Hwang: What would the intervention in Ukraine present to Russia? Would it be a gain or loss?

Hong: The reason Russia struck Ukraine as the lever must be seen in a multilayered and complex way. The strike itself is not the main purpose. It seems Russia has achieved its own strategic goals in certain areas and various levels through forming a strength-to-strength confrontation with NATO by setting Ukraine as the partition line. In terms of issues such as raising the Russian people’s overall pride, distracting its people from the domestic exhaustion that comes from a prolonged Putin administration with external affairs, roping the US into diplomatic talks and occupying the high ground in negotiations, showing off Russia’s geopolitical presence as the great and strong power -- which has been overshadowed by China -- cleaving Europe, examining Russian military readiness posture in case war breaks out and strengthening its operation capacity, and containing Ukraine from making rash decisions, we can evaluate that Kremlin’s move to raise the tension in Ukraine succeeded in accomplishing at least half of its strategic goals. The fact is that the other half is the core. That would be Russia’s leverage to demand a security guarantee at either official talks or under-the–table negotiations in the near future.



Hwang: If the US does not accept Russia’s demands, would Russia invade Ukraine?

Hong: If Russia’s troops enter the sovereign state of Ukraine, Putin will lose his justification, since he has criticized the US in international society for unilaterally and militarily abusing its power.

It will eventually stigmatize Russia for being not only the invading country, but also one that points out others’ shady practices when it has done the same. Then the Kremlin’s authority and international status will be diminished. Moreover, the concern in losing the Slavic community’s human and material sources, and destroying historical heritage would make Russia hesitate before taking military action against Ukrainian territory.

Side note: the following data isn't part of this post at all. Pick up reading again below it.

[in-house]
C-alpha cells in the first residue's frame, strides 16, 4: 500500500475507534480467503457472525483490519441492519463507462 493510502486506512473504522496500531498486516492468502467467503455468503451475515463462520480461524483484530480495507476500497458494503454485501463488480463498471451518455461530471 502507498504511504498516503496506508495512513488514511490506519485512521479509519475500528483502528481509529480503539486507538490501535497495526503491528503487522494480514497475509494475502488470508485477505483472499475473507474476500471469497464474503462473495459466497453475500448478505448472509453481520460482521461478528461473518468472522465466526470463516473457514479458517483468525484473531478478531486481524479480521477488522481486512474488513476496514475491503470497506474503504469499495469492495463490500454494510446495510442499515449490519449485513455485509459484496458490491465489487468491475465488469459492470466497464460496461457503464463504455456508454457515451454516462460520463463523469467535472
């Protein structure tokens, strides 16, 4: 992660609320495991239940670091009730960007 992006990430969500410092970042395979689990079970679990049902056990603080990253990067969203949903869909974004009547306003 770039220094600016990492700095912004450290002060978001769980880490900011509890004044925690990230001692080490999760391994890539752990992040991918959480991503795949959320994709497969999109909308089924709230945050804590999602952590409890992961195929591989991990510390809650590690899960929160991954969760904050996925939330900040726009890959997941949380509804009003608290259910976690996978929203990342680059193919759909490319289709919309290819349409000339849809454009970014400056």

Though Russia does not really show it, the West’s highly intensified sanctions have also been quite influential in preventing Russia from making armed provocations toward Ukraine. Above all, Russia’s fear in overusing its power without sufficient economic backup -- in other words “overstretching” -- is the main reason for Russia’s hesitation. This arouses trauma from the collapse of the Soviet Union, which Putin defined as a geopolitical disaster. Considering these perspectives, Russia has too much to lose by invading Ukraine, including strategic aspects.

Even if Russia finally decides to take military action, the possibility of striking Ukraine first and directly is very low under various circumstances. To Russia, Ukraine is the “core interest,” the geopolitical vital point, which is never a matter that can be given up or negotiated over. Therefore, Russia’s actual invasion will only be possible when Ukraine’s admission to NATO is almost at the final stage.



Hwang: At what level or circumstance do you expect the Ukraine tension to settle down?

Hong: I guess we can specify three scenarios. The first is when both the US and Russia cannot find a satisfying point. Especially if the US rejects Russia’s red line, which is on Ukraine and Georgia to joining NATO. If the US pushes ahead with their admission, then direct armed conflict between the US and Russia will be inevitable.